Performance experience tells us that asynchronous write I/Os are usually at least twice as fast as synchronous write I/Os, so it’s important to try to achieve an asynchronous write percentage (AWP) of 90 or higher. The formula for AWP is:

AWP = ( (Asynchronous pool data page writes + Asynchronous pool index page
writes ) x 100 ) / ( Buffer pool data writes + Buffer pool index writes )

This formula applies equally well to database, buffer pool, and tablespace snapshot data. The default value of 1 is rarely sufficient. I usually suggest that people should increase the number of NUM_IO_CLEANERS by one until either 90 percent of writes are performed asynchronously or the number of NUM_IO_CLEANERS is equal to the number of CPUs on the DB2 server. If the latter limit is reached, consider making gradual reductions in CHNGPGS_THRESH until AWP is greater than 90, but set CHNGPGS_THRESH no lower than 30 percent.

In a DW database, DB2 uses NUM_IO_CLEANERS for writing to TEMPSPACE, temporary intermediate tables, index creations, and more. Set NUM_IO_CLEANERS equal to the number of CPUs on the DB2 server and focus on your disk layout strategy instead.


To achieve maximum parallelism in a DW database, it’s imperative to have enough NUM_IO_SERVERS available, but not too many. IO_SERVERS are used to prefetch data into DB2’s buffer pools. To set NUM_IO_SERVERS, add up the number of physical disk devices (arms) on the DB2 server and use that value, but don’t use more than four to six times the number of CPUs.

A well-tuned OLTP application database shouldn’t need to perform extreme I/O parallelism. Set NUM_IO_SERVERS equal to the number of CPUs so that prefetch Agents may be available for occasional ad hoc DW queries, but don’t set it to less than the default value of three.

RAID Disk and Parallelism

In a DW environment using regular SCSI or IDE disk drives, tablespaces should have multiple containers on different disks. For RAID devices where several disks appear as one to the operating system, be sure to do the following:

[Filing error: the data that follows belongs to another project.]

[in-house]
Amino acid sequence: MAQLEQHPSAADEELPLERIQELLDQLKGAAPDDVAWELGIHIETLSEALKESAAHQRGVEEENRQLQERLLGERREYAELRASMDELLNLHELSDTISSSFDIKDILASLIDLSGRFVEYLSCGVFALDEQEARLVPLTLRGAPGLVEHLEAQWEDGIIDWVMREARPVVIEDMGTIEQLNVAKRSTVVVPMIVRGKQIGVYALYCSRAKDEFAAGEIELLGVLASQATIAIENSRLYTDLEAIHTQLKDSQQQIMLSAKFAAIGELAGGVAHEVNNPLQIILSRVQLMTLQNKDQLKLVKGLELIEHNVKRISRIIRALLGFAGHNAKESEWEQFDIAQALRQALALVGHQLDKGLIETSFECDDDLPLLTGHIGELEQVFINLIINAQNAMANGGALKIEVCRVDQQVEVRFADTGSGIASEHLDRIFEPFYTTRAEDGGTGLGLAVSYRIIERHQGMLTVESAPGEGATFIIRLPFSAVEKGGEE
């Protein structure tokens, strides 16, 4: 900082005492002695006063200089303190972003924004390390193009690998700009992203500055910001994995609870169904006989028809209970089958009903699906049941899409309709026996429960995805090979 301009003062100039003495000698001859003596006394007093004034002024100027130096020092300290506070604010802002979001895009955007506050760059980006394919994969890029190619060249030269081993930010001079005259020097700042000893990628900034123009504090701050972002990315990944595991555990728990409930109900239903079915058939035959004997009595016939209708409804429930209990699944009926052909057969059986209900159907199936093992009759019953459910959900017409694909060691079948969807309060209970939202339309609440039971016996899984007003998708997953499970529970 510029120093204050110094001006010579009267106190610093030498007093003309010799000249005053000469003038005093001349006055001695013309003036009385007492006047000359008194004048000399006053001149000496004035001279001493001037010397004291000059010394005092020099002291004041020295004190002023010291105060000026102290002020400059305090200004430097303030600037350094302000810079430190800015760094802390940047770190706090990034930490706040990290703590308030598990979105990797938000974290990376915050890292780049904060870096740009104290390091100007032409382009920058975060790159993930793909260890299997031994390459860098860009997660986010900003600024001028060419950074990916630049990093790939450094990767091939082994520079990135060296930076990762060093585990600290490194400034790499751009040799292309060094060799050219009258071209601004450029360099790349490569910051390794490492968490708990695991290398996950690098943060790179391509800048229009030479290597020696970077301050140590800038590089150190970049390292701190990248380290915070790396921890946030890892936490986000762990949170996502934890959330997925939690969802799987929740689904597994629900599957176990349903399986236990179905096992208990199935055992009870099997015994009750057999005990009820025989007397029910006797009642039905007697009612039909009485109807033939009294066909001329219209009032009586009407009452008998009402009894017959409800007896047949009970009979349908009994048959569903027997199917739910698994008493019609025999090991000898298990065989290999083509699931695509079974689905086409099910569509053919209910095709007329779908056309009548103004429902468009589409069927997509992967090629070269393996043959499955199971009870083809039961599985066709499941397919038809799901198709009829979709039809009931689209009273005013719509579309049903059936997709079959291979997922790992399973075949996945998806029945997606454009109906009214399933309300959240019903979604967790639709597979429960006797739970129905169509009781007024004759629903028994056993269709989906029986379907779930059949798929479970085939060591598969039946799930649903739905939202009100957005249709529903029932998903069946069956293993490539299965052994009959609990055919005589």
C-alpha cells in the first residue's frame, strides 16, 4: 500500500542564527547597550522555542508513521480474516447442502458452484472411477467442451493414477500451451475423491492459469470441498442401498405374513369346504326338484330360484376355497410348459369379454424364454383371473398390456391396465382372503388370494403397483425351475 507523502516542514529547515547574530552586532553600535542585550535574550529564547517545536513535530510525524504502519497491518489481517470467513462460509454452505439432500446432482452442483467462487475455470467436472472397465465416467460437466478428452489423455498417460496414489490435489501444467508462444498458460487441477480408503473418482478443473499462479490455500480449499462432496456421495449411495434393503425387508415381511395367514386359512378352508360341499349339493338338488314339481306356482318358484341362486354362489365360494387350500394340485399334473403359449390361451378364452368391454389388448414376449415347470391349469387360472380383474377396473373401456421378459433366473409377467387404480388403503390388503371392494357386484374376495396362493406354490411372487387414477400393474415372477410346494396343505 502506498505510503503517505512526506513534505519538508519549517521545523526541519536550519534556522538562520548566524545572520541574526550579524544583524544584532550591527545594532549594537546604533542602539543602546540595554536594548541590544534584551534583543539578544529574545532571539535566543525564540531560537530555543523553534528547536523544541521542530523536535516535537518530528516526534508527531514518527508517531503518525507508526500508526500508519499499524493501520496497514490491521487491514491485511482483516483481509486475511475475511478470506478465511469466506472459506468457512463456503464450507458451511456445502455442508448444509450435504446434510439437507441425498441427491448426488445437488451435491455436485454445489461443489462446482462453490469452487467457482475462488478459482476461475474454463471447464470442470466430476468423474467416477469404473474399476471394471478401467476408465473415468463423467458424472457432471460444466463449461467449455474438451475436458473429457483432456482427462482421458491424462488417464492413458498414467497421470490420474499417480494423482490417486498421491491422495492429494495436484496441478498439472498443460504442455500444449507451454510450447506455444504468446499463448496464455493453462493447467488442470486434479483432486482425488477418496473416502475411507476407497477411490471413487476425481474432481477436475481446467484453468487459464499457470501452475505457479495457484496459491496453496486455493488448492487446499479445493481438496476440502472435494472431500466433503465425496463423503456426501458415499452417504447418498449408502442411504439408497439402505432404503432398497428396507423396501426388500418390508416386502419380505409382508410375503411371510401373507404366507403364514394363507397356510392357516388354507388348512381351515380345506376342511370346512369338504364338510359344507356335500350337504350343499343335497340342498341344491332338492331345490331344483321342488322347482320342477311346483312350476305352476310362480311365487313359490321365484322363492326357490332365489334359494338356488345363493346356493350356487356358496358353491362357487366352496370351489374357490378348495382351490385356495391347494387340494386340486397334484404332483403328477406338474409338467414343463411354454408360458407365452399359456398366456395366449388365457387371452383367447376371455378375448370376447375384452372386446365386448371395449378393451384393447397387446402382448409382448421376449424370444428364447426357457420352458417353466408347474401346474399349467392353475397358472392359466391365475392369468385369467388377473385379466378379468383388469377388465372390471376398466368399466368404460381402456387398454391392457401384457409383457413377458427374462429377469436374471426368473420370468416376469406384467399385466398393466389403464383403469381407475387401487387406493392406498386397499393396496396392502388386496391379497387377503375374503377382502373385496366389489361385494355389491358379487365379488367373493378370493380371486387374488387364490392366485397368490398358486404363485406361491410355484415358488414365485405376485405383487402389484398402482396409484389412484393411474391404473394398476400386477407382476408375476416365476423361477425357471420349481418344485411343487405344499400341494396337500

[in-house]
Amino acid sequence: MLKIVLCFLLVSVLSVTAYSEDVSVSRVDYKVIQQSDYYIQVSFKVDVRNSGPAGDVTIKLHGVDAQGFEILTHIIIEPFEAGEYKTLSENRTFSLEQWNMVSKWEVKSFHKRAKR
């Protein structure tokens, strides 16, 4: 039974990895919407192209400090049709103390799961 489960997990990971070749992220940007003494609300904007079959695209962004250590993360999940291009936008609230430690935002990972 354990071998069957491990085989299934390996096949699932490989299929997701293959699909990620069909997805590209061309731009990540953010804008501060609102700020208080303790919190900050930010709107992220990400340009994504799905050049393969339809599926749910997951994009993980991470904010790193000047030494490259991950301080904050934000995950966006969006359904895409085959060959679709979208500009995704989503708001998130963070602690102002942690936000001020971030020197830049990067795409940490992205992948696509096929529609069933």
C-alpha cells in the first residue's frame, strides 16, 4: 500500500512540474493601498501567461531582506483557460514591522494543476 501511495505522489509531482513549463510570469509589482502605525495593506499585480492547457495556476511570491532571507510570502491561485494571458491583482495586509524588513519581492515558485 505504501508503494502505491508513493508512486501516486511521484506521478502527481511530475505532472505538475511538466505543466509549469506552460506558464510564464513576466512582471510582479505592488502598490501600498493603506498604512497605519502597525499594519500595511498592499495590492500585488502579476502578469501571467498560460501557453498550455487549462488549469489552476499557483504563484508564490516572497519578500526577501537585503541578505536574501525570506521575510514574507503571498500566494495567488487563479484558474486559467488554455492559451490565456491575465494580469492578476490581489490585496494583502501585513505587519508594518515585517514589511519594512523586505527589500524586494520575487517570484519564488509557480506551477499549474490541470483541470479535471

1. db2set DB2_STRIPED_CONTAINERS=YES (do this before creating tablespaces or before a redirected restore)
      2. db2set DB2_PARALLEL_IO=* (or use TablespaceID numbers for tablespaces residing on the RAID devices — for example DB2_PARALLEL_IO=4,5,6,7,8,10,12,13 )
      3. Alter the tablespace PREFETCHSIZE for each tablespace residing on RAID devices such that the PREFETCHSIZE is a multiple of the EXTENTSIZE. Most companies use a multiple of three to five. Four is my favorite.

Proper container placement and alignment of the extent with the raid stripe size can reduce I/O times by 50 percent. Remember, I/O is still the slowest component in the transaction mix.


Scott Hayes is a well known DB2 UDB performance expert. He is a regular speaker at International DB2 User Group conferences, IBM DB2/Data Management conferences, and is frequently sought as a guest speaker for regional DB2 user group meetings. Scott has authored several published articles on DB2 UDB performance, is an IBM DB2 GOLD Consultant (an elite, exclusive group of IBM recognized top DB2 advocates), has obtained Advanced IBM DB2 Certifications, and is widely regarded by the worldwide DB2 community as the top performance expert for DB2 on distributed (UNIX, Linux, and Windows) platforms. Most recently, he co-founded Database-Brothers Incorporated (DBI), a group of database performance and accountability specialists.

Philip Gunning started Gunning Technology Solutions, LLC in 2003. He is a Principal Consultant specializing in DB2 with Gunning Technology Solutions. You might even call him a DB2 Evangelist. Phil has over 17 years experience in the Information Technology industry. Prior to starting his own company, Phil held senior positions with DGI and others,and has consulted with Fortune 500 companies and with government. Phil has presented at IDUG North America, IDUG Europe, and DB2 User Groups all over North America. You can reach him at

Contributors : Scott Hayes, Philip Gunning
Last modified 2006-08-21 04:43 PM